|We all like to think of hunting and fishing as individual sports with the emphasis on solitude and having a piece of woods or a stretch of river to one’s self. But, a recent study conducted by the Congressional Sportsmen’s Foundation indicates that we are not alone out there after all!
In fact, every time we go outdoors for the day we join 34 million hunters and fishermen who spend more than a $1 billion annually just on licenses, stamps and permits. They contribute more than $25 million to general, state, local and federal taxes. They pay more than $76 billion each year on related incidentals, more money than is earned by corporations like Target, Costco and AT&T some America’s top businesses. In fact, that’s more than the gross national product of over 100 countries worldwide! In Florida, fishing brings in more money than that state’s famous orange crop!
On average, one in 10 Americans hunt or fish, more than the number of people who watch the nightly newscasts of the three major television networks! Sportsmen also outnumber NASCAR fans, and in fact hunters and fishermen could fill every NASCAR track 13 times!
There are more hunters in America than there are residents of New York City and Los Angeles combined America’s two largest cities. In fact, more people hunt than play tennis or ski.
Fishing outranks football, basketball, baseball and tennis as pastimes. One in every six Americans will go fishing this year, and, together, they will spend more than $1.1 billion . . . on bait alone! All the skiers in America will spend about half that much on all their pricey gear.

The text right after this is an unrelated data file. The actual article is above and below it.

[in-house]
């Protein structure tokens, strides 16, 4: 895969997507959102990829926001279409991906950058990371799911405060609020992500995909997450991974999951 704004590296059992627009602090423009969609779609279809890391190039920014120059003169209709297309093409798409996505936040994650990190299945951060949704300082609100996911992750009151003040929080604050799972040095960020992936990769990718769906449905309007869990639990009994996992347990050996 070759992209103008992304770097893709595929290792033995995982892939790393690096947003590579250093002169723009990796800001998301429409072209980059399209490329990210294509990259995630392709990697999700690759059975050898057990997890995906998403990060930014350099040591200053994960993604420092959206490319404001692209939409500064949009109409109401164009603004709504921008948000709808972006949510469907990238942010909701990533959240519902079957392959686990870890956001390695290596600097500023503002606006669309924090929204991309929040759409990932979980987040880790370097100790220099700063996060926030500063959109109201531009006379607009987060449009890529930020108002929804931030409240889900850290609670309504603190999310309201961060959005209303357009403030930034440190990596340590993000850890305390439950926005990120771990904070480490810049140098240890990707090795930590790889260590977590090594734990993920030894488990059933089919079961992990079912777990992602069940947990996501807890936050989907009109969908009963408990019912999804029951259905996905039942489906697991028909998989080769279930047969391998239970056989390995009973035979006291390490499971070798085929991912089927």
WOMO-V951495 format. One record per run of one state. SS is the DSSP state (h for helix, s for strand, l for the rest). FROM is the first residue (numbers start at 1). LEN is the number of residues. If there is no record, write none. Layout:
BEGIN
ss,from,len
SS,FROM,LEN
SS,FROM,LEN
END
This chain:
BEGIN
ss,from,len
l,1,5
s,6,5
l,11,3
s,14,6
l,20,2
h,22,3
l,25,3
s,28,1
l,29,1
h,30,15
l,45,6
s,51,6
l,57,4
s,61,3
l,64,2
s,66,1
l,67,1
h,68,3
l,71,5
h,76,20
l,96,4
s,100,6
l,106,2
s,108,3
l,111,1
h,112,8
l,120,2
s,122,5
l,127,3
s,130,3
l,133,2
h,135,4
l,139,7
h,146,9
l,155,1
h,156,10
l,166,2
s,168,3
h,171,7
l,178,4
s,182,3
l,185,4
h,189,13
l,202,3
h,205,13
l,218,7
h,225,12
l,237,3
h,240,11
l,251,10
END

Thanks to special taxes placed on fishing and hunting gear, sportsmen have contributed over $10 billion to conservation projects, and annually provide more than 80 percent of the funding for some state fish and wildlife agencies.
Though it often seems as if we’re overwhelmed with anti-hunters, anti-fishermen and animal rights advocates, the numbers don’t agree. Some 73 percent of Americans approve of hunting, 95 percent approve of fishing and 97 percent approve of the consumptive use of wildlife. Only 3 percent of Americans live the animal rights philosophy. They are certainly a vocal bunch, but they are obviously an extremely small minority.
It is good to sit back sometimes and reflect on such things because it often seems as if hunting and fishing are soon to become a thing of the past. It’s also good to know that so many Americans either approve of hunting or fishing or participate in some way. Both sports should have a healthy following for many years to come.
The interesting thing about hunting and fishing is that most participants continue to do it in spite of the cost, new restrictions or present public opinion. I started hunting in the late 1950s and never stopped. I still have my first .22 (a 1959-model Winchester Model 67A single-shot rifle that cost $20 new!) and have worn it down to bare wood and metal after a half-century of heavy use in the woods and at the range. Sure, there are brighter, faster, more accurate rifles around these days, but for my purposes (hunting rabbits and squirrels or plinking soda cans and milk cartons) it has been ideal.